“The good news is that the problem has been identified as a faulty video card,” said the friendly customer service rep, who we’ll refer to as John. My five year old, hand-me-down freebie of a computer had crashed and I had taken it for a diagnostic test to see if it was worth fixing. “The bad news is that there has been a huge fire in the shop. It took four hours and 100 firefighters to extinguish it. Your computer has been destroyed.”
I was speechless.
I know things get broken and destroyed all the time. It’s a part of life. But when it happens at the hands of someone you’ve trusted (and paid) to fix your property, it’s harder to accept.
“I’ve never been in this position before,” I conceded to John. “Where do we go from here?”
After listing the inventory of hardware that formerly comprised my machine, John told me the shop was willing to compensate me to the tune of $100, plus refund the $45 I had already spent.
There was a long pause.
Considering I was prepared to pay more than $100 to have it fixed, I found this offer rather less than impressive.
It’s at this point that many Canadians would sigh, roll their eyes and acquiesce. Unfortunately, negotiation is not one of our prominent national traits. In fact, apart from a few sectors (notably real estate) our consumer culture discourages it. This is a shame, considering the extent to which other cultures negotiate to strike a more favourable deal. Being firm and persistent is a good way to open doors to opportunities that other people would miss, so it pays to hold out for a better offer.
Assuming the $100 figure was a low-ball tactic, I told John I would revisit the contract I had signed and get back to him. I then went in search of professional advice. What were my rights? Surely I was entitled to more than $100.
According to Tina Hill, a lawyer with Ogilvy Renault LLP in Ottawa, the disclaimer I had signed lacked a limit of liability, meaning there was no defined monetary amount at which they would cap compensation. Good news for me, but bad news for the company.
Armed with this knowledge (and ready for some ruthless negotiating) I called John back and told him the $100 wasn’t going to cut it. But before I even mentioned the word “lawyer”, he told me he was willing to offer me a computer with superior components than my previous machine, free of charge.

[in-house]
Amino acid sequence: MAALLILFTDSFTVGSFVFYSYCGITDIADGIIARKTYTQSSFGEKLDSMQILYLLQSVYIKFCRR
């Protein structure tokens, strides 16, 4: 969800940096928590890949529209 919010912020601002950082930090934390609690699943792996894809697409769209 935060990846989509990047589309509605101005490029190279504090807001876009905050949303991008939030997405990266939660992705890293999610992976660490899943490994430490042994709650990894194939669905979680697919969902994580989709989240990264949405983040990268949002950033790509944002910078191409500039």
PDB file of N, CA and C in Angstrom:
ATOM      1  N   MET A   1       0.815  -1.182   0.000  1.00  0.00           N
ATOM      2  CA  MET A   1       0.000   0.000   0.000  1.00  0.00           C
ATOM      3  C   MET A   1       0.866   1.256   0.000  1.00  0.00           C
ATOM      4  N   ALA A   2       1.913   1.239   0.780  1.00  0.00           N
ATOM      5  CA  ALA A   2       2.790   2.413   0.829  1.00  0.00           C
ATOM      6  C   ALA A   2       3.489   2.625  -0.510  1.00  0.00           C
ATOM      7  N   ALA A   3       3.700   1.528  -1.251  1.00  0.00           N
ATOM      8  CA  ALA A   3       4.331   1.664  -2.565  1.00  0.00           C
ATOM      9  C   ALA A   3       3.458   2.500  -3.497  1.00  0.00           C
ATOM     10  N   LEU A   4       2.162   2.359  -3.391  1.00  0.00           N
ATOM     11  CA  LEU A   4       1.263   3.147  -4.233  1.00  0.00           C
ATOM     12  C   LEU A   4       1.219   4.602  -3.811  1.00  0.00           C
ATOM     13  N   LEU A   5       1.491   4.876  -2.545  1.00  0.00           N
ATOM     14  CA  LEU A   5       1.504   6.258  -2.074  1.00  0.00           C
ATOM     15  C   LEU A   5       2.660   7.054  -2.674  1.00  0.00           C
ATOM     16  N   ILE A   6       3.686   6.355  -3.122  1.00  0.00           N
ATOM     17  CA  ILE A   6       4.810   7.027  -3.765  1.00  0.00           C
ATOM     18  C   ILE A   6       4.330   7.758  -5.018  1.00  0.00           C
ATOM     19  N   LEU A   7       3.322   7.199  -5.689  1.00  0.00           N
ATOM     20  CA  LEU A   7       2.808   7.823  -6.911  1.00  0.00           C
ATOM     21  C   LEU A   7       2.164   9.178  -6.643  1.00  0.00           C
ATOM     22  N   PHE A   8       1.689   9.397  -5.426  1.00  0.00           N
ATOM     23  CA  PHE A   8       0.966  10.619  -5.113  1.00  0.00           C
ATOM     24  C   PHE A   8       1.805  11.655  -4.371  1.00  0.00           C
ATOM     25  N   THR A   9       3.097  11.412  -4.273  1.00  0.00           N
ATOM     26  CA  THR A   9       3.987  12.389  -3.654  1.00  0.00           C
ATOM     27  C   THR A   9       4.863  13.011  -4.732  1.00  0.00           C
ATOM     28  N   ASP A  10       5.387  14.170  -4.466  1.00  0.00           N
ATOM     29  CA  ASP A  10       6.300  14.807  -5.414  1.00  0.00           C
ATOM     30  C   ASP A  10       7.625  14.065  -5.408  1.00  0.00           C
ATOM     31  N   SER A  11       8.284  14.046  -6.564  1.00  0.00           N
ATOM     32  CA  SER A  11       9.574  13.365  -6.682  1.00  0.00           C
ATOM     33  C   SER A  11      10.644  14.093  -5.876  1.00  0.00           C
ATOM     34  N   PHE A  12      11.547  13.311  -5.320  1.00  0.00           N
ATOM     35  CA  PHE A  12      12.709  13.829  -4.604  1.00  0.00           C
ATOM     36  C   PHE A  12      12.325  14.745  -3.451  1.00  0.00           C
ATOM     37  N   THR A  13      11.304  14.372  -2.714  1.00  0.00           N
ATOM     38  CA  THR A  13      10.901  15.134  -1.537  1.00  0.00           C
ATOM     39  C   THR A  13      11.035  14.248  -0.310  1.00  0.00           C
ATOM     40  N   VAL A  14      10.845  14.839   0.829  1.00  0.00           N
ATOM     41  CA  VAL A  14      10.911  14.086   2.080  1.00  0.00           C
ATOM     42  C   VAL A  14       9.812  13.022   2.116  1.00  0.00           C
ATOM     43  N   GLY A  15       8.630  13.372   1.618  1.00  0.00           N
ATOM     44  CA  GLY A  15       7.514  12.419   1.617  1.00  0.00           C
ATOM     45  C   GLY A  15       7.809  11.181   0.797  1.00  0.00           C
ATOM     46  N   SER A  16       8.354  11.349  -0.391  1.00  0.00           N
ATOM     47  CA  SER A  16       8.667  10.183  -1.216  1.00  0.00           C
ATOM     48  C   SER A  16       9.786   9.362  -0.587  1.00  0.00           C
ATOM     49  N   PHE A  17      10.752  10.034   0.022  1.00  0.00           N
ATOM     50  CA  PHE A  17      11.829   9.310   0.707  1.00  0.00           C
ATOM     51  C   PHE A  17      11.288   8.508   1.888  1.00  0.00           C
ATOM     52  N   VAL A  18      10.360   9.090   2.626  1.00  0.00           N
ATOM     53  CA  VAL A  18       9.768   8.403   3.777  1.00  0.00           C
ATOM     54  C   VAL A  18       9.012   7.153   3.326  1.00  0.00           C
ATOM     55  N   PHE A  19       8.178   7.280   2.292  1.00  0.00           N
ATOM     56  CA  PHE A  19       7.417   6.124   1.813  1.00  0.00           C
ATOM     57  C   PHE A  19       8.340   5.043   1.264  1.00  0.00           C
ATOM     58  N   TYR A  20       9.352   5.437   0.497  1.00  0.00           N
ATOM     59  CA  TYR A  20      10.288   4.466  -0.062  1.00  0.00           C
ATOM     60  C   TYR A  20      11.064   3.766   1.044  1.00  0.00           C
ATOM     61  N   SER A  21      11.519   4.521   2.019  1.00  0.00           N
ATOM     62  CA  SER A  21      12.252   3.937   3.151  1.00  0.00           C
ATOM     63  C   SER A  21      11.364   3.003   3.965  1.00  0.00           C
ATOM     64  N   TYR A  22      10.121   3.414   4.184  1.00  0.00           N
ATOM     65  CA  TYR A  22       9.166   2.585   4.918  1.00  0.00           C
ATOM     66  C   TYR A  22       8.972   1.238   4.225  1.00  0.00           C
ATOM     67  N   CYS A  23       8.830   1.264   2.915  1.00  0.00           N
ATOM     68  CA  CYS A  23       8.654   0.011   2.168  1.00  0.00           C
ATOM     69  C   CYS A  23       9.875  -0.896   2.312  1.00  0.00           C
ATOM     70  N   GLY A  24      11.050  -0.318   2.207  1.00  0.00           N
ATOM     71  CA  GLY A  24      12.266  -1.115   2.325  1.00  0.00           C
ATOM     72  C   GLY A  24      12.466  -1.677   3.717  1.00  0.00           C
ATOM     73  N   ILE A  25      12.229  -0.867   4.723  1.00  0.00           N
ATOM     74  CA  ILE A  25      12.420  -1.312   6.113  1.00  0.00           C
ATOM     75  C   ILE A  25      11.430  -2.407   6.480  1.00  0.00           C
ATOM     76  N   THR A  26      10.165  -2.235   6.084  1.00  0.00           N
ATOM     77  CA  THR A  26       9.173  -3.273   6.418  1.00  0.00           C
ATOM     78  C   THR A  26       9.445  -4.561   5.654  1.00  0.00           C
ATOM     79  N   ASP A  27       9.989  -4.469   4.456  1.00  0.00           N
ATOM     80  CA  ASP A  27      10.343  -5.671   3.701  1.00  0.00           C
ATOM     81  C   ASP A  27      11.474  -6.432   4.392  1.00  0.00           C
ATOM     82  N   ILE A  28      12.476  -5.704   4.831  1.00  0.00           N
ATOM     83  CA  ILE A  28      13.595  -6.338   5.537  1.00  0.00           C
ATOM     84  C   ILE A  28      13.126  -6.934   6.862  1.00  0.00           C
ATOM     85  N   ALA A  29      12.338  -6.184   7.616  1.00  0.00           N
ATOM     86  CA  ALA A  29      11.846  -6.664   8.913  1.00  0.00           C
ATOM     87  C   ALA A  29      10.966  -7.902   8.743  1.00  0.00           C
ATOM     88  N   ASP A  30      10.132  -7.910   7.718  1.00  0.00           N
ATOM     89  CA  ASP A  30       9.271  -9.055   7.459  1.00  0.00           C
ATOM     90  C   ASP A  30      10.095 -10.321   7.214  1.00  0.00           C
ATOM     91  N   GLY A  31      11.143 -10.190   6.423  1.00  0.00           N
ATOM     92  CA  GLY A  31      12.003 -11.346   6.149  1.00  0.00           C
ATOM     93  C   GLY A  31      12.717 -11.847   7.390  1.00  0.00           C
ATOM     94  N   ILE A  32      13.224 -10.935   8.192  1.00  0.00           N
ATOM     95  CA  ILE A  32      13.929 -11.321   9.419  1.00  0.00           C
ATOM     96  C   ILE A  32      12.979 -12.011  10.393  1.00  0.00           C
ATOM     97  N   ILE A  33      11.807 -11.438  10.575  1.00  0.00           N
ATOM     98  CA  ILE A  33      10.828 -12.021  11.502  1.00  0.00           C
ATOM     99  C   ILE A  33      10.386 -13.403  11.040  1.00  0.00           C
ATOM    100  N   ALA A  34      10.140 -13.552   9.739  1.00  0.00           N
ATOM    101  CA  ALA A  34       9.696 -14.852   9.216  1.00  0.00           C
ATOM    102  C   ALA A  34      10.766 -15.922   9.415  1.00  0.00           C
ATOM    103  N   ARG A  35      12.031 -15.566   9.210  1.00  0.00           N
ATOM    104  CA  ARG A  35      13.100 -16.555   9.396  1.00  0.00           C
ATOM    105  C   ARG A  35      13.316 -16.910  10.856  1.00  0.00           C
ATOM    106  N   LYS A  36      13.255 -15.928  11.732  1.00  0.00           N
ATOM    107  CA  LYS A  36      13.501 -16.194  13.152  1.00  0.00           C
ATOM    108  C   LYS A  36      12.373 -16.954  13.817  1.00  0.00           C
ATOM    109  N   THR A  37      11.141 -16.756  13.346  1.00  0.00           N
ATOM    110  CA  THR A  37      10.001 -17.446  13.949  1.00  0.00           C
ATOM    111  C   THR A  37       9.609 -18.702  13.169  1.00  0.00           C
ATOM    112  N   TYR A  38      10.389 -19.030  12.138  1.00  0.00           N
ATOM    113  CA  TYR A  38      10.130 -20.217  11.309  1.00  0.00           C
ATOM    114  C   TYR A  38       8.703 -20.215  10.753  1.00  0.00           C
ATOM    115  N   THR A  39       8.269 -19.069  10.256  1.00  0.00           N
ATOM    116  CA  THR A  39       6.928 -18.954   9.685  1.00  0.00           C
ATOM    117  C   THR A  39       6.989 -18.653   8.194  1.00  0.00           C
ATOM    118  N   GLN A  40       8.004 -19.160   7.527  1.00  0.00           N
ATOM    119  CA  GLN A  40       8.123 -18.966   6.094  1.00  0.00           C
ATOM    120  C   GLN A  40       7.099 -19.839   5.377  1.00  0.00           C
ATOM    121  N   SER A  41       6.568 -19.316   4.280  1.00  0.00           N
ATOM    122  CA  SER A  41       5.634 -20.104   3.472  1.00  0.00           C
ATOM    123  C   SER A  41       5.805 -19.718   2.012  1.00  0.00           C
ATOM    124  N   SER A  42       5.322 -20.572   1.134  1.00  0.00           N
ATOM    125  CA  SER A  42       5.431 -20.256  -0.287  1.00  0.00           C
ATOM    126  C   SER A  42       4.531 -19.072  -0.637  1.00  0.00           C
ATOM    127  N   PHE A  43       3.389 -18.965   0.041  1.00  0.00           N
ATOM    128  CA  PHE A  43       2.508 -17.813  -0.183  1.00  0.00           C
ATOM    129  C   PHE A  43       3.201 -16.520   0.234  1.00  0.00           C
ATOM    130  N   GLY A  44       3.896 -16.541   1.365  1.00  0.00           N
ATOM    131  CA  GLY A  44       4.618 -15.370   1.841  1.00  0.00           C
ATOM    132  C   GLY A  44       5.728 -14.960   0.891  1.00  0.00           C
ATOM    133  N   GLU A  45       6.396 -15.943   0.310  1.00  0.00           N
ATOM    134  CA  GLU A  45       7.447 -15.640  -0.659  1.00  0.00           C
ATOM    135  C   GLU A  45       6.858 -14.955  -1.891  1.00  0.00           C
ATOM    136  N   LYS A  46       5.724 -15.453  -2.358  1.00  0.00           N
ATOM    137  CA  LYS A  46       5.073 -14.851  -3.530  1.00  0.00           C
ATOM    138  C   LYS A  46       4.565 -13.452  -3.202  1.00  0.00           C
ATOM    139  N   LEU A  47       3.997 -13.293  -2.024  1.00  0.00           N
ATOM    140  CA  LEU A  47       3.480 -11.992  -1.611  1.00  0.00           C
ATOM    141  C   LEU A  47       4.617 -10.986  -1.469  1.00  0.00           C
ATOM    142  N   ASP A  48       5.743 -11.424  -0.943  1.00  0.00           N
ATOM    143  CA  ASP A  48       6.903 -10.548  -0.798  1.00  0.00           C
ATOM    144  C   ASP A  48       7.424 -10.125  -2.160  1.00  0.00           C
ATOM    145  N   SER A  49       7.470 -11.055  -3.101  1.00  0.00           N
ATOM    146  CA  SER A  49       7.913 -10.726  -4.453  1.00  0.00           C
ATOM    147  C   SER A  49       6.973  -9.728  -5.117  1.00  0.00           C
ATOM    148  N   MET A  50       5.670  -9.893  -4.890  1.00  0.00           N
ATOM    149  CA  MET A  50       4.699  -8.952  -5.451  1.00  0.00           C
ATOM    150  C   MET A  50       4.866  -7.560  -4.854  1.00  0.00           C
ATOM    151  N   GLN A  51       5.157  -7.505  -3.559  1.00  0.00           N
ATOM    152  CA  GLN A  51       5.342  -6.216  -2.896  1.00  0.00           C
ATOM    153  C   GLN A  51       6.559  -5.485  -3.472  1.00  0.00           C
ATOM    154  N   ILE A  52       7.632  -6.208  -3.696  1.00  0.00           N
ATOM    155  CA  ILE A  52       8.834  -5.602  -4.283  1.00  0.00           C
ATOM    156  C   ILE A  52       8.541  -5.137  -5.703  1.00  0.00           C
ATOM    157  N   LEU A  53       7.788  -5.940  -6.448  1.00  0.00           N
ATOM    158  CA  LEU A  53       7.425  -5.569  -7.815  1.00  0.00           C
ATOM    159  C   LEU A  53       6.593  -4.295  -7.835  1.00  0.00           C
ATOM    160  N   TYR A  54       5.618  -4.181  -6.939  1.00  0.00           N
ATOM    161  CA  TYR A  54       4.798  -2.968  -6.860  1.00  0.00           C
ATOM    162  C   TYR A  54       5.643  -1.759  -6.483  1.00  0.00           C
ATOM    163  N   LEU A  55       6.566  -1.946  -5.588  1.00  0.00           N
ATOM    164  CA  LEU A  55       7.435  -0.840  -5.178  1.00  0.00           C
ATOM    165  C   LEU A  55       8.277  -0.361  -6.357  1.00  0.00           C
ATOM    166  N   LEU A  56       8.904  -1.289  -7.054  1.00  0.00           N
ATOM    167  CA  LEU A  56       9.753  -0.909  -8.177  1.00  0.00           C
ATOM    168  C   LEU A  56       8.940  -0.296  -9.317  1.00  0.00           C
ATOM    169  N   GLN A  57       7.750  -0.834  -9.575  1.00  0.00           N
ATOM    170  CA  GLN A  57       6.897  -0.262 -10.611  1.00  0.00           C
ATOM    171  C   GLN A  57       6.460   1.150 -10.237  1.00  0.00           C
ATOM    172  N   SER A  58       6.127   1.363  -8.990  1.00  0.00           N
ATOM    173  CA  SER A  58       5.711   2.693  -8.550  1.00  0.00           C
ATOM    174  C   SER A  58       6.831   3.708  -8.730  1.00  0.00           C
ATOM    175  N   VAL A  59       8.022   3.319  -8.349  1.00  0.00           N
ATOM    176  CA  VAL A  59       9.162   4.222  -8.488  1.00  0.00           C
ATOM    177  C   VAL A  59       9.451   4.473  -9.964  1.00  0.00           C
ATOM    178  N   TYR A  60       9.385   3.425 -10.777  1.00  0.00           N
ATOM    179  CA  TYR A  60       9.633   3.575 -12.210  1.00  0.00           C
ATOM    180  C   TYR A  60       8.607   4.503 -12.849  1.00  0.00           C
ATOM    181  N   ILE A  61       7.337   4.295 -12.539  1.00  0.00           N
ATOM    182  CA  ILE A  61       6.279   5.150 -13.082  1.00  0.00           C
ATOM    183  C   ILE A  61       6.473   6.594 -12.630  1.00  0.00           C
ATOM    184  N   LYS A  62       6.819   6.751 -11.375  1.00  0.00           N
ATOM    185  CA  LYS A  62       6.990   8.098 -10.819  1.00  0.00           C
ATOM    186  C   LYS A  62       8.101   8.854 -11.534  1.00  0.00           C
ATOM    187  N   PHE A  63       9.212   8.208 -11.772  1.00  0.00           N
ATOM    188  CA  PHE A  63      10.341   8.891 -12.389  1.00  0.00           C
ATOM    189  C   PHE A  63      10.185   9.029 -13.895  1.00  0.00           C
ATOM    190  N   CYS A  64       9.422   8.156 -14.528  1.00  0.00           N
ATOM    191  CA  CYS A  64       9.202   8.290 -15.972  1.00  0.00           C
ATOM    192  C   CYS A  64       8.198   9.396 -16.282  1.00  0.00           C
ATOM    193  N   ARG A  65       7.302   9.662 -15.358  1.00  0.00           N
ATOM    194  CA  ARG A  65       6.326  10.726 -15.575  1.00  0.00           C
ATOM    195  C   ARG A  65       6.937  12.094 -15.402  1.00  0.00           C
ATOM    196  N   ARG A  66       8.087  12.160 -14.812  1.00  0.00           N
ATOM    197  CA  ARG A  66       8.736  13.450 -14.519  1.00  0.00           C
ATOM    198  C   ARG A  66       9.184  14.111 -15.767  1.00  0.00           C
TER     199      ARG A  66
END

I have to admit; I smelled blood and part of me wanted to push for the best deal I could get. How high up the quality scale was he willing to go? Would he throw in a free monitor? What about an operating system?
However, while John’s initial offer left much to be desired, he had treated me in a professional and courteous manner, and now he had sweetened the pot. Plus, he was probably dealing with irate customers daily, and since I was now getting a brand new computer for my troubles, I decided to quit while I was ahead.
A few days later, I picked up my new machine from the company’s new shop, which had quickly sprung into existence right across the street from the former location.
But what if things hadn’t gone so smoothly? What recourse would I have?
For starters, each province has its own set of consumer protection laws which prohibit unfair practices. If you sign a waiver or agreement that runs afoul of such legislation, it will not be recognized by any court, period.
However, laws don’t necessarily protect people in all situations, so in the event you feel unfairly treated by a vendor, your next recourse is small claims court.
But you’ll have to do some serious cost/benefit analysis before going down this road. Although the system is designed to settle minor financial conflicts on the cheap, it will still cost you.
In Ontario (where the computer shop was located) it will cost you $75 just to file your claim. Once the defendant has filed a statement of defense, you’ll be brought to meet with a judge to see if this all can’t be settled out of court. Failing this, getting your day in court will cost you an additional $100. If letters need to be sent or witnesses called, the cost goes up even further. Add to this your time, missed work and hassle, and it quickly becomes an expensive endeavor.
On the plus side, if you win you’ll get all your disbursements back. However, it may turn out that the judge grants you only some of your disbursements. Worse case scenario, you lose and you’re on the hook for the defendant’s costs. Not a pretty picture.
In this case, the lesson is simple. Hold out for a better offer. You have nothing to lose and everything (sometimes even a new computer) to gain.